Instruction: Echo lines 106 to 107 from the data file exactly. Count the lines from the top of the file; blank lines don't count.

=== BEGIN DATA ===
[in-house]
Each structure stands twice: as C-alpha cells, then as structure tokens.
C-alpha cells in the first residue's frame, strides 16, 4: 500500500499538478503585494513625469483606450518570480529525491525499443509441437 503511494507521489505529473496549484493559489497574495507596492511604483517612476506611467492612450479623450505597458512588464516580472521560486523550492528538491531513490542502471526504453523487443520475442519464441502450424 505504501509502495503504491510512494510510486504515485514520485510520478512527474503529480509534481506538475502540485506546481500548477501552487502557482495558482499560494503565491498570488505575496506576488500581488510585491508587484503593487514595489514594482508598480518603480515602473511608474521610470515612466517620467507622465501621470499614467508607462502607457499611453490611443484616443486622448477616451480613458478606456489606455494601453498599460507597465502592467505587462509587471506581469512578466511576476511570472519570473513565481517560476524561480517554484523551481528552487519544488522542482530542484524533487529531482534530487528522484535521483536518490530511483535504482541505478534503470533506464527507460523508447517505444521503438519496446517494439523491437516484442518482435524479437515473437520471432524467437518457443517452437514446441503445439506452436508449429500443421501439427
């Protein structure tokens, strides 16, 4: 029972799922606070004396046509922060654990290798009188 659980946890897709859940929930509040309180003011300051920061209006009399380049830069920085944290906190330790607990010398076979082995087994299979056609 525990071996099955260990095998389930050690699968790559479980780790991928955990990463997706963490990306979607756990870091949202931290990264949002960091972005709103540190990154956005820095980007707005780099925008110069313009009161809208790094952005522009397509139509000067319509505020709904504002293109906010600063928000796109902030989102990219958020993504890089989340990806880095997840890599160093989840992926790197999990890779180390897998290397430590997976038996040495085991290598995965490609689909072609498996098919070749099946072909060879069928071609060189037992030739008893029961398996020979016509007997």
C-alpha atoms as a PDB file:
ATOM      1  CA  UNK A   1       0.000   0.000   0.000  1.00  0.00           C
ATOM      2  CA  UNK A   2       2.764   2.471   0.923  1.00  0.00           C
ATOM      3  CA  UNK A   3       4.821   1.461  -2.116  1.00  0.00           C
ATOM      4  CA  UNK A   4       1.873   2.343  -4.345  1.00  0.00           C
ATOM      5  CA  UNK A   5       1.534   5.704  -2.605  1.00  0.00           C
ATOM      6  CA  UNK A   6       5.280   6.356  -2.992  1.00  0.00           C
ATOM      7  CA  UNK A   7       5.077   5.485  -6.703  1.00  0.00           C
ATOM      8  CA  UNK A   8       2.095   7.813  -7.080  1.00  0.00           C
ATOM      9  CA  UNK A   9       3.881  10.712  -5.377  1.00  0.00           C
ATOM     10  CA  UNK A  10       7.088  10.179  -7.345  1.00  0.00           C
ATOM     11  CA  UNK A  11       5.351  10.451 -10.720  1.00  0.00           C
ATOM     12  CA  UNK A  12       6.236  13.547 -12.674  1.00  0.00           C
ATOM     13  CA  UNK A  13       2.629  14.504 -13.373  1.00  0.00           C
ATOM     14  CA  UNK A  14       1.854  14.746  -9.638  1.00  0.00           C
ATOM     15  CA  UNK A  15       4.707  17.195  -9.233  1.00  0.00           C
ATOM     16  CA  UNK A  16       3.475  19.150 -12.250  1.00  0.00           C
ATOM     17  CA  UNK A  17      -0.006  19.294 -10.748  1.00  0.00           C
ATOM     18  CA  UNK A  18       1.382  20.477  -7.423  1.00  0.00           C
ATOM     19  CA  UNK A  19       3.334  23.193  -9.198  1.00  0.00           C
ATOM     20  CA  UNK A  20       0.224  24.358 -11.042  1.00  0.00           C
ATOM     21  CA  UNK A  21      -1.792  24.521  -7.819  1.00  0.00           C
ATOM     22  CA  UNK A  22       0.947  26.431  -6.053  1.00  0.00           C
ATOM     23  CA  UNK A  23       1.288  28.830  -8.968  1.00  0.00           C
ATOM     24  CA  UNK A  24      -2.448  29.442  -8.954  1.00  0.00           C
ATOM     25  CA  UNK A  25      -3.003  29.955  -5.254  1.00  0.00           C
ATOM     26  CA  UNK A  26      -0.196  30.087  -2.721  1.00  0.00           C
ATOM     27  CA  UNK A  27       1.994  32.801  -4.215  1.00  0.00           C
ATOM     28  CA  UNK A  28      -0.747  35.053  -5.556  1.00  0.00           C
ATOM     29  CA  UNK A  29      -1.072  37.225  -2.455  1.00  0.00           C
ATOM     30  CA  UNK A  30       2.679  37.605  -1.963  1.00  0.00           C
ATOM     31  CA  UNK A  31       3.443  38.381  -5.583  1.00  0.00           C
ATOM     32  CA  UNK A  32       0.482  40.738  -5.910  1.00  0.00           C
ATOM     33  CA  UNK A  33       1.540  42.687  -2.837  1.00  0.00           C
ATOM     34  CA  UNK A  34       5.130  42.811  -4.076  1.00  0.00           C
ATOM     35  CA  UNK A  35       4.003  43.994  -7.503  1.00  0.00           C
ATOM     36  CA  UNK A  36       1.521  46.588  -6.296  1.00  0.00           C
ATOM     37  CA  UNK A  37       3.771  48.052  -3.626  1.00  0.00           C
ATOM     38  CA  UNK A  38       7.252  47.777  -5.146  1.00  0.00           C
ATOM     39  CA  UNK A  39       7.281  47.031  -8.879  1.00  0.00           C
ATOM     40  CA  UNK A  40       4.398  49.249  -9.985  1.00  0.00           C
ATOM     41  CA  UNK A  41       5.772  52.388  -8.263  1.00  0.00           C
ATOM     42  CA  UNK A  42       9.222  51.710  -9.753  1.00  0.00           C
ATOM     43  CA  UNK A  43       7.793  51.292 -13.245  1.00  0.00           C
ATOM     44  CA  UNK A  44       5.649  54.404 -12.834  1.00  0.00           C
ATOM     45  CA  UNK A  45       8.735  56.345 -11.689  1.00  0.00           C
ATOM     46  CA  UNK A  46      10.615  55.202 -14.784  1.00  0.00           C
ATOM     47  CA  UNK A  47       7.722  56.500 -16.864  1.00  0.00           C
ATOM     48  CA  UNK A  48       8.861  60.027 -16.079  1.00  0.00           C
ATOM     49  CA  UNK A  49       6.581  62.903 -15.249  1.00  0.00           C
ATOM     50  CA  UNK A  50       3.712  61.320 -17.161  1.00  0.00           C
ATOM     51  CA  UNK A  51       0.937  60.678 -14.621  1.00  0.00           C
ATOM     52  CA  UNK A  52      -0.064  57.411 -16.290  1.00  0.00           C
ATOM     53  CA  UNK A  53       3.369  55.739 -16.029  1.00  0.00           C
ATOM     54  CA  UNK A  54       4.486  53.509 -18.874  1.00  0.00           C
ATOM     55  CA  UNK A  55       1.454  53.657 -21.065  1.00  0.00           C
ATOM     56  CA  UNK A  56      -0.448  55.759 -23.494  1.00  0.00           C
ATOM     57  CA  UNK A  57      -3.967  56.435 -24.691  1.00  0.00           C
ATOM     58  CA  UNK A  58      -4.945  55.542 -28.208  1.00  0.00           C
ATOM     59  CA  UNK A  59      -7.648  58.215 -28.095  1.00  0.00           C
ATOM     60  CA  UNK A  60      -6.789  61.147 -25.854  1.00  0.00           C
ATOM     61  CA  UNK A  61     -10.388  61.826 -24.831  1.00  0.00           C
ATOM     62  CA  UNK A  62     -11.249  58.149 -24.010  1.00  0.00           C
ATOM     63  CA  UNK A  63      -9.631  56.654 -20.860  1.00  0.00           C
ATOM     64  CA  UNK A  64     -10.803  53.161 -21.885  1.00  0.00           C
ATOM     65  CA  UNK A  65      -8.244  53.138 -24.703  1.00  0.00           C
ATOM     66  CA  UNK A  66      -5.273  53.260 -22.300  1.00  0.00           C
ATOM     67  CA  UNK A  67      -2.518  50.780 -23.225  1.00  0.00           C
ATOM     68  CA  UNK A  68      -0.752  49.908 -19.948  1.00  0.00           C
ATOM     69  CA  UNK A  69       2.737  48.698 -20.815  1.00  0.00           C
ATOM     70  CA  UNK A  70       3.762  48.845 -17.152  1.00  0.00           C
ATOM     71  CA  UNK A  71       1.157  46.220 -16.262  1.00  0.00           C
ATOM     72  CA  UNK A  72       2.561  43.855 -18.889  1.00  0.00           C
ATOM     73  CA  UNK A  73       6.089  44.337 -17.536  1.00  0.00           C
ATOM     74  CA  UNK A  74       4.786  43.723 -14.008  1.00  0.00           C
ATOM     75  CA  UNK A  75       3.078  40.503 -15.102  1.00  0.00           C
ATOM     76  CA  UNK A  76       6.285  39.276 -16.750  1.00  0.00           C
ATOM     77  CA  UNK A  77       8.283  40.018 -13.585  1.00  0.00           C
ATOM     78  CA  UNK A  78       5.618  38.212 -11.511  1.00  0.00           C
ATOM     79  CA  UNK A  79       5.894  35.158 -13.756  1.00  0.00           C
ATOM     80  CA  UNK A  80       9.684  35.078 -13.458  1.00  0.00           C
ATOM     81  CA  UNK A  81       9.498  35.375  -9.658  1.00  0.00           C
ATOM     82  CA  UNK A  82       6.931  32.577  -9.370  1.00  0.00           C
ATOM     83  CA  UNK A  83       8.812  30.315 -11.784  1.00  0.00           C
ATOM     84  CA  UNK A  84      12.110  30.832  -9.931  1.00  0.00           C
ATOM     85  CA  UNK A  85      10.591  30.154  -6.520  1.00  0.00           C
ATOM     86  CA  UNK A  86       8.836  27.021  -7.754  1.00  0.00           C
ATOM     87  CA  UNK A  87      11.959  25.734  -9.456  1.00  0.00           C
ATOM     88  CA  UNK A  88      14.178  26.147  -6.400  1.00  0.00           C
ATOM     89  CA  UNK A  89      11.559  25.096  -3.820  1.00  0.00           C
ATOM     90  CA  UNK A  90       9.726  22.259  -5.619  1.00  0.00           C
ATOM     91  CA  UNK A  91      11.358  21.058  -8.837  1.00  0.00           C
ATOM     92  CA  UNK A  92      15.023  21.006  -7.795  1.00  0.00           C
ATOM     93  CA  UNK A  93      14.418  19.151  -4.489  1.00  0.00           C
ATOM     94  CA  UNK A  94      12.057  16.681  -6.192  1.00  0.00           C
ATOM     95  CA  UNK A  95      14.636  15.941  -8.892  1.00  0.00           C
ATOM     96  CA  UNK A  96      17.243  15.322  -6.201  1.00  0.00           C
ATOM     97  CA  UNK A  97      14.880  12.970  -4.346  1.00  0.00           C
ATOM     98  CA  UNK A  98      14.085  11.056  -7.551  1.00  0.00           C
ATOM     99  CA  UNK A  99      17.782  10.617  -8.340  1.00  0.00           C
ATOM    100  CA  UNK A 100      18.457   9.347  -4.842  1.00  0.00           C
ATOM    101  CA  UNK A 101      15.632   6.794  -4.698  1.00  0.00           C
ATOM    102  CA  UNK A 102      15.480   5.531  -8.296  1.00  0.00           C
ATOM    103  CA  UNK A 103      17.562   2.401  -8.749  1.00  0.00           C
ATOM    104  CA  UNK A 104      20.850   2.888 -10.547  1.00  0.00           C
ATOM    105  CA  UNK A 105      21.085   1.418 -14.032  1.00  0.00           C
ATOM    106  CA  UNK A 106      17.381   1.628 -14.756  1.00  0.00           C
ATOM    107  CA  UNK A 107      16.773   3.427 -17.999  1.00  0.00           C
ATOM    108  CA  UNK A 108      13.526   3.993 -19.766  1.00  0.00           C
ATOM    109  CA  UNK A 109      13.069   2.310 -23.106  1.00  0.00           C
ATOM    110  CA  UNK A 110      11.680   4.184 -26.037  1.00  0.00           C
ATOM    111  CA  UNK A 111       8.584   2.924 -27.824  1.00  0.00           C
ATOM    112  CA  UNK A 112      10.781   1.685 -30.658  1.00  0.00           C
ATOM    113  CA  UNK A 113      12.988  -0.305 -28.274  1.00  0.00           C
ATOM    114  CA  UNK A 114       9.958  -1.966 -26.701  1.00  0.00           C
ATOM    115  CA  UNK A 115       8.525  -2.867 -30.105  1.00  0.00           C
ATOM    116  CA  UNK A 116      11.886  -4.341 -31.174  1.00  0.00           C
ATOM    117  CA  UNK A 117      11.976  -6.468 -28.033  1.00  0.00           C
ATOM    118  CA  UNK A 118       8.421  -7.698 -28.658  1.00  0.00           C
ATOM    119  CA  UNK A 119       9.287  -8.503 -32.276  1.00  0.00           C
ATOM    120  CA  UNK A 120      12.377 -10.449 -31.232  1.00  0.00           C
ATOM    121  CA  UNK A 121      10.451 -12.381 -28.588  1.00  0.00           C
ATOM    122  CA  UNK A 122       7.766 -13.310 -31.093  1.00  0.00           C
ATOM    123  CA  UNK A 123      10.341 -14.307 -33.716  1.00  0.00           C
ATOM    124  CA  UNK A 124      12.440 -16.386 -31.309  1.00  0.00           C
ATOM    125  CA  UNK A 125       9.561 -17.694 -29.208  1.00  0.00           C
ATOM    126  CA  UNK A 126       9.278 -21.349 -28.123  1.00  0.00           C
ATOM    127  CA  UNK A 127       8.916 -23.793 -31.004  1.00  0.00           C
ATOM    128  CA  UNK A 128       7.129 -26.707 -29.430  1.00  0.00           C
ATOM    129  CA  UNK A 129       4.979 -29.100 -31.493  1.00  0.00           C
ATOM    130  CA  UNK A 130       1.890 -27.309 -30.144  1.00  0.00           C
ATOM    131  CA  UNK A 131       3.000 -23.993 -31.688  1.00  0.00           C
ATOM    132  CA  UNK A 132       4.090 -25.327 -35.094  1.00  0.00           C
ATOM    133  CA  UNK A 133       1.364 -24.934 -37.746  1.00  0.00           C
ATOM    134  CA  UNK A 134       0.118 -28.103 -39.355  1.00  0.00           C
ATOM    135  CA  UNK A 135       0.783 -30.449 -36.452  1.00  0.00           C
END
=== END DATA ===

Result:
ATOM    101  CA  UNK A 101      15.632   6.794  -4.698  1.00  0.00           C
ATOM    102  CA  UNK A 102      15.480   5.531  -8.296  1.00  0.00           C